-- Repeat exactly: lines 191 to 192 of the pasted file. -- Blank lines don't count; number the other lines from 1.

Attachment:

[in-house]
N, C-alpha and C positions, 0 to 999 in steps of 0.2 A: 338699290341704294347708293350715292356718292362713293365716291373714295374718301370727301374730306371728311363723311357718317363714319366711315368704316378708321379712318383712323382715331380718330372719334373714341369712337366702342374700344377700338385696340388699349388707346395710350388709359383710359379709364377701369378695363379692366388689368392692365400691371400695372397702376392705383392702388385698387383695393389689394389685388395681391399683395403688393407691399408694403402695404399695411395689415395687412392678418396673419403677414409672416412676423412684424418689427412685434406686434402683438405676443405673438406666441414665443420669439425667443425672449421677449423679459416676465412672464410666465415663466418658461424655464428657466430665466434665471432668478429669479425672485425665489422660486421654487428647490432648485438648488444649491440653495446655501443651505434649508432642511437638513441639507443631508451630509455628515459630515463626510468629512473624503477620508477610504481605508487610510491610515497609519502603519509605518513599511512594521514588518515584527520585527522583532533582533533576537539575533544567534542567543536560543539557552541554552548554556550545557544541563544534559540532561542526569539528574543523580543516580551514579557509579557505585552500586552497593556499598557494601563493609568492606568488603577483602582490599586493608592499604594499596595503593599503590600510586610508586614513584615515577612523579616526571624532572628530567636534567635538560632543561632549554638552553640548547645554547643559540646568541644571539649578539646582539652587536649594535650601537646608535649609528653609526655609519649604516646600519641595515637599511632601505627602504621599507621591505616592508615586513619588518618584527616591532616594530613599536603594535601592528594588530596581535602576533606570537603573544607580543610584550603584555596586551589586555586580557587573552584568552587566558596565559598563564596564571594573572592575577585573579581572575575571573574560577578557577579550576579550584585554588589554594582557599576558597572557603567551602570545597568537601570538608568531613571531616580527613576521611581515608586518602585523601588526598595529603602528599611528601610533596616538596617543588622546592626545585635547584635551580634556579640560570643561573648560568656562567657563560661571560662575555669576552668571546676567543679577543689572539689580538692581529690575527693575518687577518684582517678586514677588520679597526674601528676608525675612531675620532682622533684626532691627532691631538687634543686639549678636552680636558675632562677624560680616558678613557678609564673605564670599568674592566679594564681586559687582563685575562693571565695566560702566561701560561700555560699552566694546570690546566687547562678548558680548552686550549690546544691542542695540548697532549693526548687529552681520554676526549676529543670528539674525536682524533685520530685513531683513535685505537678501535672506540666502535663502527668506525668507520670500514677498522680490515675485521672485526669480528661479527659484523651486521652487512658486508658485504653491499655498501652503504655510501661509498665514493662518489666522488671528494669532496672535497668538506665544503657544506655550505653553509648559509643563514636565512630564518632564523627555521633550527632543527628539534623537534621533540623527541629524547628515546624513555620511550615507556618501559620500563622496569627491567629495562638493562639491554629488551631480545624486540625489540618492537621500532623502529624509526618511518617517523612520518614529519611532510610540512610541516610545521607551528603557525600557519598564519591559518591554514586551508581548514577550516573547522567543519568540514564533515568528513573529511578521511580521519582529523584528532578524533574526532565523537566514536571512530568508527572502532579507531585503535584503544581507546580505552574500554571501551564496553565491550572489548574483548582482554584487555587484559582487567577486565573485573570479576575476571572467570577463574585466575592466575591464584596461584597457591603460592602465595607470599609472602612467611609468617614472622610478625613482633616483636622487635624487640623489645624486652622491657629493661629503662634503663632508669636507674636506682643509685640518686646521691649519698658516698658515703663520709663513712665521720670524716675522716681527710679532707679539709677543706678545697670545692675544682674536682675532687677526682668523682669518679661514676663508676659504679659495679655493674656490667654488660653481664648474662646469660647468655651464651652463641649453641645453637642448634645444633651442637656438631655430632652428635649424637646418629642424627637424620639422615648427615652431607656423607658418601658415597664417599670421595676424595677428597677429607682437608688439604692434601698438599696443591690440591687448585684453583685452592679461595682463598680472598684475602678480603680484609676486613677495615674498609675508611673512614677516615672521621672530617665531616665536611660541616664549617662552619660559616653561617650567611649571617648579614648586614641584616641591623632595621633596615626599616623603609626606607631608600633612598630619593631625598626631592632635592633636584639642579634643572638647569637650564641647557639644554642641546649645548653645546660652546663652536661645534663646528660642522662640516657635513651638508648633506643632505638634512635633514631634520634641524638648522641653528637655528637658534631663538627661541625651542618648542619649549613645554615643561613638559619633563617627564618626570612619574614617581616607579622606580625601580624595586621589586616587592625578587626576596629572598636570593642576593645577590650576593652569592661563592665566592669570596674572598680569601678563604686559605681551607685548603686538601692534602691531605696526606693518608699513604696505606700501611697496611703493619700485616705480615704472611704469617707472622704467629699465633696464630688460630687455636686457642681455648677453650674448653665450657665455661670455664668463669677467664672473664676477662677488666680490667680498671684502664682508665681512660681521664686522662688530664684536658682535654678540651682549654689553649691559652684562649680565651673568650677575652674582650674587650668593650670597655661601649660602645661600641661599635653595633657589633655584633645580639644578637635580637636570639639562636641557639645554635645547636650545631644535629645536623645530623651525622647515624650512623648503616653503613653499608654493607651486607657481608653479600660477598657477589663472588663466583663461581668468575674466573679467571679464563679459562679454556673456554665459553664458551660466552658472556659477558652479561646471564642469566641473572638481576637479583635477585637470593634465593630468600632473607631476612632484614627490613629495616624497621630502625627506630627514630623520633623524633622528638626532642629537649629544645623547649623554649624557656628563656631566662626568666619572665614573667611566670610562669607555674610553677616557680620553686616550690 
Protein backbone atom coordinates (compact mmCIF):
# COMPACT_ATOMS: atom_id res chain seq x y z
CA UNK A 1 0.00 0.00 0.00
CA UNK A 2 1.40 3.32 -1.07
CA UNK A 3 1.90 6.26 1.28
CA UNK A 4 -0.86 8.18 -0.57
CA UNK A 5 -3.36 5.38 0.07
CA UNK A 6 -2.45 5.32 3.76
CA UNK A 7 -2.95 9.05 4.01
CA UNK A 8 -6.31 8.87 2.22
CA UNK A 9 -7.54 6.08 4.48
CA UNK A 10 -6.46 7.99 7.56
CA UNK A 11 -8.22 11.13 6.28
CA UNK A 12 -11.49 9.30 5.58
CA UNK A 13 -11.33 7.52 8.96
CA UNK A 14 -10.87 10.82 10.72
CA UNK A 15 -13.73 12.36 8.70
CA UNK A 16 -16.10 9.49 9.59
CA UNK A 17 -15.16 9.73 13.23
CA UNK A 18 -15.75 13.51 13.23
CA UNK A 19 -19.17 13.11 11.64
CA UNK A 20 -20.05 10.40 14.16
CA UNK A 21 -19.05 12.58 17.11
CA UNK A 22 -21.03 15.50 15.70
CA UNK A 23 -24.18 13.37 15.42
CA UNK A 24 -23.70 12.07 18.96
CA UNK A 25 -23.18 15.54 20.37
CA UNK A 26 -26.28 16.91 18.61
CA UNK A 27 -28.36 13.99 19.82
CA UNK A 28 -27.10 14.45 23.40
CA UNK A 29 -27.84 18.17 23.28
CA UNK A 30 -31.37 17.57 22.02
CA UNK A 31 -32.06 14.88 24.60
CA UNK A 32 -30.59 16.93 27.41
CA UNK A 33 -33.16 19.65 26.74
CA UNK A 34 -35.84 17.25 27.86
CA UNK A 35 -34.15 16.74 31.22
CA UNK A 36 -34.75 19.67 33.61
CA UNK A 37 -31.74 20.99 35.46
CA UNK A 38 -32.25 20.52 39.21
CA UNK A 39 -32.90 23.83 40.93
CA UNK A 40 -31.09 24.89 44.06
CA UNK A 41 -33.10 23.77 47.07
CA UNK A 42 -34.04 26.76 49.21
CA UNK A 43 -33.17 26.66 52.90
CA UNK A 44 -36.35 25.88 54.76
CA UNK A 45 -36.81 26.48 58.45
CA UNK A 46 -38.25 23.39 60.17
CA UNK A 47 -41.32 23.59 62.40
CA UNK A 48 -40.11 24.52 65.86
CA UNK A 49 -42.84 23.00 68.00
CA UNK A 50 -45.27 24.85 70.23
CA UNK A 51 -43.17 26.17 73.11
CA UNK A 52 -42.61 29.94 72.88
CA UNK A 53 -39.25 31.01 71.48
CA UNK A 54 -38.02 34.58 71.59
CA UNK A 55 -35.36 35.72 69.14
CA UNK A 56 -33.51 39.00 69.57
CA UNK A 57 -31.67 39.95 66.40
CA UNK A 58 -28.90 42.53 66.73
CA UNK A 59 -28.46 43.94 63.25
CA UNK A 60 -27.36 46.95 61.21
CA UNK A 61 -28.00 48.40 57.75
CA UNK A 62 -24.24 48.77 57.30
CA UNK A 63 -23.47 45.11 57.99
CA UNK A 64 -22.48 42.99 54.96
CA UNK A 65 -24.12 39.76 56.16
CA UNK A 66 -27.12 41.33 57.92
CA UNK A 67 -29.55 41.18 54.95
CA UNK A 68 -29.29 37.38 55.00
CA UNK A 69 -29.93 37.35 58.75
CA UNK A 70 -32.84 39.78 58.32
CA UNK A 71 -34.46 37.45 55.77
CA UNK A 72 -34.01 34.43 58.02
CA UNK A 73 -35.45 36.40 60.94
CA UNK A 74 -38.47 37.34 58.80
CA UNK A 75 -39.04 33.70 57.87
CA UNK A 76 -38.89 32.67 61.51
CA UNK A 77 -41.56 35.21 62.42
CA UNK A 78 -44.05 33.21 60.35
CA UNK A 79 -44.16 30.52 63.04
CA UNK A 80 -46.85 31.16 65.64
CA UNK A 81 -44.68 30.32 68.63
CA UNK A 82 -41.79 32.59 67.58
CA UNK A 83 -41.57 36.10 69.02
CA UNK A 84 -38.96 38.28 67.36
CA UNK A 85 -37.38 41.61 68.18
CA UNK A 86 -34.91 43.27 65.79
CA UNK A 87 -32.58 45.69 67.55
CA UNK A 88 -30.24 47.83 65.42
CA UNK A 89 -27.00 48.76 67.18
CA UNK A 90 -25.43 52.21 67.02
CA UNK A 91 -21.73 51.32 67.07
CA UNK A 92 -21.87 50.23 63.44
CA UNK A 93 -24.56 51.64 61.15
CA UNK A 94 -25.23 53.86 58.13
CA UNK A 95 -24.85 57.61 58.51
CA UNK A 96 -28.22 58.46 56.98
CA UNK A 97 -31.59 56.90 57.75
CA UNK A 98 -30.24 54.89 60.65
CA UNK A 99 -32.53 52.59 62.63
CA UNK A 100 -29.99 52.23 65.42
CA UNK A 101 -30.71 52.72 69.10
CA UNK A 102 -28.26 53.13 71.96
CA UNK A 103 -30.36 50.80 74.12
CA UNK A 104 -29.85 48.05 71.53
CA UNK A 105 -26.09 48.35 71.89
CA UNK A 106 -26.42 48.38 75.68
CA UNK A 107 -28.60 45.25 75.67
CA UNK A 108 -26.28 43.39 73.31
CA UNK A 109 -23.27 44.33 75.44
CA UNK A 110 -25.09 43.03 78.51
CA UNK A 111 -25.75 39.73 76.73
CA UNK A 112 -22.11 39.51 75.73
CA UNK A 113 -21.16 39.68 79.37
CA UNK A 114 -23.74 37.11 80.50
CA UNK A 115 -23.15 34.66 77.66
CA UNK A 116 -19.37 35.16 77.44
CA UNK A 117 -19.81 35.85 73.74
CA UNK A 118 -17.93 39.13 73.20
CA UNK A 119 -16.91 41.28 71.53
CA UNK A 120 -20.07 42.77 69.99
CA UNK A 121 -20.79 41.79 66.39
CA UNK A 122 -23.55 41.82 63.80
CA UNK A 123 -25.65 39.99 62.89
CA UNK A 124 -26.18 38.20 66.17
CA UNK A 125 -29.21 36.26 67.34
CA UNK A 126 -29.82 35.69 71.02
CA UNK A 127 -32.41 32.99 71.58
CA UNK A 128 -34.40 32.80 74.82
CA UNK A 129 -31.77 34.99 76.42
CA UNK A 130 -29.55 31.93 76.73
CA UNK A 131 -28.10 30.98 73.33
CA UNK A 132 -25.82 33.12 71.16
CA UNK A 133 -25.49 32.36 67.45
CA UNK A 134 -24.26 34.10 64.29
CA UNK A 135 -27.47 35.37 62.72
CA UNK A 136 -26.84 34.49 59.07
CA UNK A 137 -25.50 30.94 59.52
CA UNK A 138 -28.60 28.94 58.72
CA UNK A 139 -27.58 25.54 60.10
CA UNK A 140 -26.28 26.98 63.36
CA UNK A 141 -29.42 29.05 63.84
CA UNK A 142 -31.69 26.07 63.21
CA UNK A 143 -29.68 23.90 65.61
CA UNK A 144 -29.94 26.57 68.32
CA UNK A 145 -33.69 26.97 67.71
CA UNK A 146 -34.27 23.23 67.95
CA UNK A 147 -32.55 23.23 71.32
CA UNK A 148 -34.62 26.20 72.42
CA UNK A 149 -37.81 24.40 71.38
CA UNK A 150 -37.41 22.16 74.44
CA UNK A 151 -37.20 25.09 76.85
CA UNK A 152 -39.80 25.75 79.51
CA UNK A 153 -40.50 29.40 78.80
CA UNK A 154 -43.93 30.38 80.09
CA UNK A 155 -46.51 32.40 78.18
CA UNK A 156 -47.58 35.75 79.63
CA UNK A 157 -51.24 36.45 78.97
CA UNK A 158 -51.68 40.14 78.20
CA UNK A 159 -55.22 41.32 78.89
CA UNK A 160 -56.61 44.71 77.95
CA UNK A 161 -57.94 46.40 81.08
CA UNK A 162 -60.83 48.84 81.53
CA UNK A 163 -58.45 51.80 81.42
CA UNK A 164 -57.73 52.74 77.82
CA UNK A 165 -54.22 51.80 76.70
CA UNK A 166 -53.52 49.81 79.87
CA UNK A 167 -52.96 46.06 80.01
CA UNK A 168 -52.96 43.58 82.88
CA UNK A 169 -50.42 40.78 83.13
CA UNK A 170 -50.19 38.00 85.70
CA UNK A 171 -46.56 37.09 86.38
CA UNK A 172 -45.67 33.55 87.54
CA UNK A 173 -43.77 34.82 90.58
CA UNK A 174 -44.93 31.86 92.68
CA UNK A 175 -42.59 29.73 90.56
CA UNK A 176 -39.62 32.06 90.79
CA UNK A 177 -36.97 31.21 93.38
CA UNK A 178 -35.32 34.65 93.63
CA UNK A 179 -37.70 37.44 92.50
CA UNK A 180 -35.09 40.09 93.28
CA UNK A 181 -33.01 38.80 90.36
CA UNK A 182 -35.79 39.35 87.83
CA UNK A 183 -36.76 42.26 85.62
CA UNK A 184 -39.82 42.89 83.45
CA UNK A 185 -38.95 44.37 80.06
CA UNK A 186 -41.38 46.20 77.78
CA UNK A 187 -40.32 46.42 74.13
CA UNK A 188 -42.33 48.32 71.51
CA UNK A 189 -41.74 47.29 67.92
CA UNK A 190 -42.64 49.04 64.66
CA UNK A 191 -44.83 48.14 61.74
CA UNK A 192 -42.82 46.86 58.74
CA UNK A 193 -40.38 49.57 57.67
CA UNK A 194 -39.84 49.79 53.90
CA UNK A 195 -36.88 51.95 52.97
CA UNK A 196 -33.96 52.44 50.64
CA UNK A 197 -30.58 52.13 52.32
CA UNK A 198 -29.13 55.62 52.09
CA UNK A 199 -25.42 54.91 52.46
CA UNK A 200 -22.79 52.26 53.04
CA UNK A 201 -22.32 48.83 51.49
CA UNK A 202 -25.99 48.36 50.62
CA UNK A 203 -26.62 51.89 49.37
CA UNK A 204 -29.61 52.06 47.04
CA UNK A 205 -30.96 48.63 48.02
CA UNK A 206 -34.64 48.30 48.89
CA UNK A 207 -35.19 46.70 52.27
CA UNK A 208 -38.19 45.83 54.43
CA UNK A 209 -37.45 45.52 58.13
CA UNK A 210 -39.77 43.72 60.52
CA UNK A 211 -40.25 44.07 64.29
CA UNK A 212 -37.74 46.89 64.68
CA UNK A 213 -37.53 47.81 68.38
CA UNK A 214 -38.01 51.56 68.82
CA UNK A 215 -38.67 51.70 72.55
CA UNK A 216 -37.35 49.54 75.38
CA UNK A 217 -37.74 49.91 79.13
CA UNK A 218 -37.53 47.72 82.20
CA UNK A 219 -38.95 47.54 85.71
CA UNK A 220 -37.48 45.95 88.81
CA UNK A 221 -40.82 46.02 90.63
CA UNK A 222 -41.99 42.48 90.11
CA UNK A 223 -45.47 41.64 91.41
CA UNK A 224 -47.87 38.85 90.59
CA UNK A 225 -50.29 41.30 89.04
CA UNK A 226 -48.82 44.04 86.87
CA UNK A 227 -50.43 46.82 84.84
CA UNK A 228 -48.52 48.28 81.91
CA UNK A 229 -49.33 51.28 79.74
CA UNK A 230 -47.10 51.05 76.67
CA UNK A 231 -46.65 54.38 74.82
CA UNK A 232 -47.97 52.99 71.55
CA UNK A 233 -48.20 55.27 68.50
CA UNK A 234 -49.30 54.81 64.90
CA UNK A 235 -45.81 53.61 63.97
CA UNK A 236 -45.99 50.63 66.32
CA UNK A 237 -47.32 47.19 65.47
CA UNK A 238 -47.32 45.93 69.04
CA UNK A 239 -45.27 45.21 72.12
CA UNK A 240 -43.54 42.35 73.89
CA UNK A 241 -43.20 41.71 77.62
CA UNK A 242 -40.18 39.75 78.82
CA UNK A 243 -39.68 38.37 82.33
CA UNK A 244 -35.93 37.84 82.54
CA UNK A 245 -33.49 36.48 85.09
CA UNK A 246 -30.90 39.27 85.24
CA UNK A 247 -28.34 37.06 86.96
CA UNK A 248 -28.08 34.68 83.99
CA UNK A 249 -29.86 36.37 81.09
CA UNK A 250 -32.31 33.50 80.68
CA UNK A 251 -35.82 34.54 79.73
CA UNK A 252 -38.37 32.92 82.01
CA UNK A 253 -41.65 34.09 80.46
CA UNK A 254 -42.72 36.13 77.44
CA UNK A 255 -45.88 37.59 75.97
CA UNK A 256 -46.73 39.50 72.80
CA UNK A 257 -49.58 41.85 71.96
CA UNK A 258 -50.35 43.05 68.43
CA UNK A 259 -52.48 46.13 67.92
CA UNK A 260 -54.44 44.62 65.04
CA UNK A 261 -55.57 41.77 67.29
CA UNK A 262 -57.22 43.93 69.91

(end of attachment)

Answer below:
CA UNK A 187 -40.32 46.42 74.13
CA UNK A 188 -42.33 48.32 71.51